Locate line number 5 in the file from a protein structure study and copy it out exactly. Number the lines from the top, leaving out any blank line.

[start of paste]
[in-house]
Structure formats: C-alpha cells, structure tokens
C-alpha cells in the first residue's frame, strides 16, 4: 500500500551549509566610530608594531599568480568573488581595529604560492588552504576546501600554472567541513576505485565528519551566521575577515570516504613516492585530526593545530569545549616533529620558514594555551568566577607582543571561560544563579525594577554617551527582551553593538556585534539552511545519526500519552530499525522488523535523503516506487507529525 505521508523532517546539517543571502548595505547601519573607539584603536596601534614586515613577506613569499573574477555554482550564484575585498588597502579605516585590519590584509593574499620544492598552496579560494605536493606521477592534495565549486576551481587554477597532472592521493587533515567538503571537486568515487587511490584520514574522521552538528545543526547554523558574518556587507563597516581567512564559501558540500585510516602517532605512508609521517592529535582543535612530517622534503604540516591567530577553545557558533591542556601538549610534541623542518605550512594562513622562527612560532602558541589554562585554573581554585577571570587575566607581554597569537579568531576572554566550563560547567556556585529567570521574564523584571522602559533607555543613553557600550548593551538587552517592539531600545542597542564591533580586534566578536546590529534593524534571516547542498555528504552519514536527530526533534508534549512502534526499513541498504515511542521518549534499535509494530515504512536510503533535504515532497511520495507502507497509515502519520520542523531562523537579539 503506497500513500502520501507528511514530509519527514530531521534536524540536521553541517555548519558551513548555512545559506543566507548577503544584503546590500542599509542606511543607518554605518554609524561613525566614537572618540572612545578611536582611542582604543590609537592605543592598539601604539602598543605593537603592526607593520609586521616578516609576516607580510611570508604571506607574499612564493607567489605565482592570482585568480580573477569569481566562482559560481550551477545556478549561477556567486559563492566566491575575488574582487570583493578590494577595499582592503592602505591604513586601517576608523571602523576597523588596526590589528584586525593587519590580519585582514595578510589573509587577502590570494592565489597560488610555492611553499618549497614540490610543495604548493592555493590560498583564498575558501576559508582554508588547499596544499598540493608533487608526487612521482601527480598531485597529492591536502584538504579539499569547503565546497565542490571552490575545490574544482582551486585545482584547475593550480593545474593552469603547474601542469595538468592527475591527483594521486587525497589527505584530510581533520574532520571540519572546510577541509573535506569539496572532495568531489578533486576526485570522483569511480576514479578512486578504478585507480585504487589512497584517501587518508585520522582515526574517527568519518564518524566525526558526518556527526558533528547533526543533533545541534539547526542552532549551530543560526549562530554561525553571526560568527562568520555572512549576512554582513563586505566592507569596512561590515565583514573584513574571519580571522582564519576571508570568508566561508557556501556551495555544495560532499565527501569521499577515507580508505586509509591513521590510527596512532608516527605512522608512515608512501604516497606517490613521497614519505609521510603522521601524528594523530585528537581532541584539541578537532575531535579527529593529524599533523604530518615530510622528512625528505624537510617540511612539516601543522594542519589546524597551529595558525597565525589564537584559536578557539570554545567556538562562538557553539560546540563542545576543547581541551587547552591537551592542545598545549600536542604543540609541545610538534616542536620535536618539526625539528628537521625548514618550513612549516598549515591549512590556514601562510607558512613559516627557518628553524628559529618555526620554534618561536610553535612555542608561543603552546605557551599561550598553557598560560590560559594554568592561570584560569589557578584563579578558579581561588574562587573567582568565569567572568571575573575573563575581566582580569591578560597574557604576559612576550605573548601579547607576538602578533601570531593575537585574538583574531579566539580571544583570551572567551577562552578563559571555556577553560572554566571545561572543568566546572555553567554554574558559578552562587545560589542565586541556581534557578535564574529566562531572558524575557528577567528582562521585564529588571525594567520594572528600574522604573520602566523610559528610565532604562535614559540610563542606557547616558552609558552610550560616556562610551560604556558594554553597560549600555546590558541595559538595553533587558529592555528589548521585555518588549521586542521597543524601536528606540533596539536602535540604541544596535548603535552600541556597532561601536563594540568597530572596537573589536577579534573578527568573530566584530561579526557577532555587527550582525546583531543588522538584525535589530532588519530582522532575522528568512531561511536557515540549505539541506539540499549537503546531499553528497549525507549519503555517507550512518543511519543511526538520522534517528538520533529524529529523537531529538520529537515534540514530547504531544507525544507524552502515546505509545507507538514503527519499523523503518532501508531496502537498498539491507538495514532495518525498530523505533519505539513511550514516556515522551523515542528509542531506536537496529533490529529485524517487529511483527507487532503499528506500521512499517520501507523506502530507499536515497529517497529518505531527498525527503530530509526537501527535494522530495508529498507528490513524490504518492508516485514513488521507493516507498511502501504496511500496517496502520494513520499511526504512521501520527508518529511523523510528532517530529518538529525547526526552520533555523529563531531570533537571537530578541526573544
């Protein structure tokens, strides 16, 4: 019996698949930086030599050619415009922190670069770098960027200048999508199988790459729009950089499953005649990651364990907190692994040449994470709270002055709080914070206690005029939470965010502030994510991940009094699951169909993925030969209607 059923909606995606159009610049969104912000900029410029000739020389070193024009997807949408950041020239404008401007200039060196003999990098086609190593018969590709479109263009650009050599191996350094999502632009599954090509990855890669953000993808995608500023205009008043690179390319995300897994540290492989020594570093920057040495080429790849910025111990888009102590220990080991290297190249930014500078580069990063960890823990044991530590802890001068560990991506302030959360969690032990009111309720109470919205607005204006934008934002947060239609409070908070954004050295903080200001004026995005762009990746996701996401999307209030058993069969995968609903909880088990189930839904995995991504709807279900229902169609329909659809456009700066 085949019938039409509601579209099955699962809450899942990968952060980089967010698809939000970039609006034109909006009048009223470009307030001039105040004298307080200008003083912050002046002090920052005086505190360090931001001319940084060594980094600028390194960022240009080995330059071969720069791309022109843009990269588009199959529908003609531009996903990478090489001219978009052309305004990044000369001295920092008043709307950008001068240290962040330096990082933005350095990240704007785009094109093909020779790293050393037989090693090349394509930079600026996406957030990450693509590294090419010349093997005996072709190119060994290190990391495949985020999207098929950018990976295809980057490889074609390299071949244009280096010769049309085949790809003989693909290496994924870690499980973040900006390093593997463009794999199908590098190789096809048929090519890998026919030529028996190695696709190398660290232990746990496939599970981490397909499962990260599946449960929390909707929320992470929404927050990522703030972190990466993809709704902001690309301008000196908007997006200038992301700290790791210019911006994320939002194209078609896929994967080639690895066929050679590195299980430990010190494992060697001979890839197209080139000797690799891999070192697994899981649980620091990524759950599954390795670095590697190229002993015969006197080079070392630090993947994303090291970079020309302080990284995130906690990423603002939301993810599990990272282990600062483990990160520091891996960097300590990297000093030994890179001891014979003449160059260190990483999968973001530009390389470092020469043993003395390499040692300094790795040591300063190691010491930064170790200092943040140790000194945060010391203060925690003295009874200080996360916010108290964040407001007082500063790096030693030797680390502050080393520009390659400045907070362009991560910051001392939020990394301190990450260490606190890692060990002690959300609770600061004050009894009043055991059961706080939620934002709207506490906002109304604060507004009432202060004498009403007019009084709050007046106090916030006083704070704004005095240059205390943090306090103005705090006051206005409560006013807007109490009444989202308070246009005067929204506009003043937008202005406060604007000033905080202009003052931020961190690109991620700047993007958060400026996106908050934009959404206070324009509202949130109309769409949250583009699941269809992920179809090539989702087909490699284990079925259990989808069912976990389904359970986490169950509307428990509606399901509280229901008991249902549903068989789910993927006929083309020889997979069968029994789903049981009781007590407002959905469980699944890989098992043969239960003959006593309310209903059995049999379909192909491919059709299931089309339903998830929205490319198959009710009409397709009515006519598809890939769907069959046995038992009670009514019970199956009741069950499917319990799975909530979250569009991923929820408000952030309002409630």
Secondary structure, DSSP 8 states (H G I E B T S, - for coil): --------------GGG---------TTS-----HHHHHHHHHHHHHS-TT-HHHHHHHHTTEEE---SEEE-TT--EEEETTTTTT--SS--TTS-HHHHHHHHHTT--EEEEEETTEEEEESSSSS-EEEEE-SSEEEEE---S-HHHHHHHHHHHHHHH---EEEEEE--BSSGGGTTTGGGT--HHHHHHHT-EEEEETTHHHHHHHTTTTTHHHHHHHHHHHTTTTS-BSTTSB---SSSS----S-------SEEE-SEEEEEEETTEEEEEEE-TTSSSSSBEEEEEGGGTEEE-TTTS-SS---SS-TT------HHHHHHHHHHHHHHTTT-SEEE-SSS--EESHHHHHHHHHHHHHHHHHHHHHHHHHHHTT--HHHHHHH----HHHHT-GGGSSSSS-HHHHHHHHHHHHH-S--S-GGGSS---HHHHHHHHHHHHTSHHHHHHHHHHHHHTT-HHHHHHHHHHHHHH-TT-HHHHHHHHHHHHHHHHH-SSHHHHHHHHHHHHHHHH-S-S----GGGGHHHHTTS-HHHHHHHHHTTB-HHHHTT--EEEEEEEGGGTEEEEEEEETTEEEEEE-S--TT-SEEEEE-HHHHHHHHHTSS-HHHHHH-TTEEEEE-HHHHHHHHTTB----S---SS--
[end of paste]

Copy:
Secondary structure, DSSP 8 states (H G I E B T S, - for coil): --------------GGG---------TTS-----HHHHHHHHHHHHHS-TT-HHHHHHHHTTEEE---SEEE-TT--EEEETTTTTT--SS--TTS-HHHHHHHHHTT--EEEEEETTEEEEESSSSS-EEEEE-SSEEEEE---S-HHHHHHHHHHHHHHH---EEEEEE--BSSGGGTTTGGGT--HHHHHHHT-EEEEETTHHHHHHHTTTTTHHHHHHHHHHHTTTTS-BSTTSB---SSSS----S-------SEEE-SEEEEEEETTEEEEEEE-TTSSSSSBEEEEEGGGTEEE-TTTS-SS---SS-TT------HHHHHHHHHHHHHHTTT-SEEE-SSS--EESHHHHHHHHHHHHHHHHHHHHHHHHHHHTT--HHHHHHH----HHHHT-GGGSSSSS-HHHHHHHHHHHHH-S--S-GGGSS---HHHHHHHHHHHHTSHHHHHHHHHHHHHTT-HHHHHHHHHHHHHH-TT-HHHHHHHHHHHHHHHHH-SSHHHHHHHHHHHHHHHH-S-S----GGGGHHHHTTS-HHHHHHHHHTTB-HHHHTT--EEEEEEEGGGTEEEEEEEETTEEEEEE-S--TT-SEEEEE-HHHHHHHHHTSS-HHHHHH-TTEEEEE-HHHHHHHHTTB----S---SS--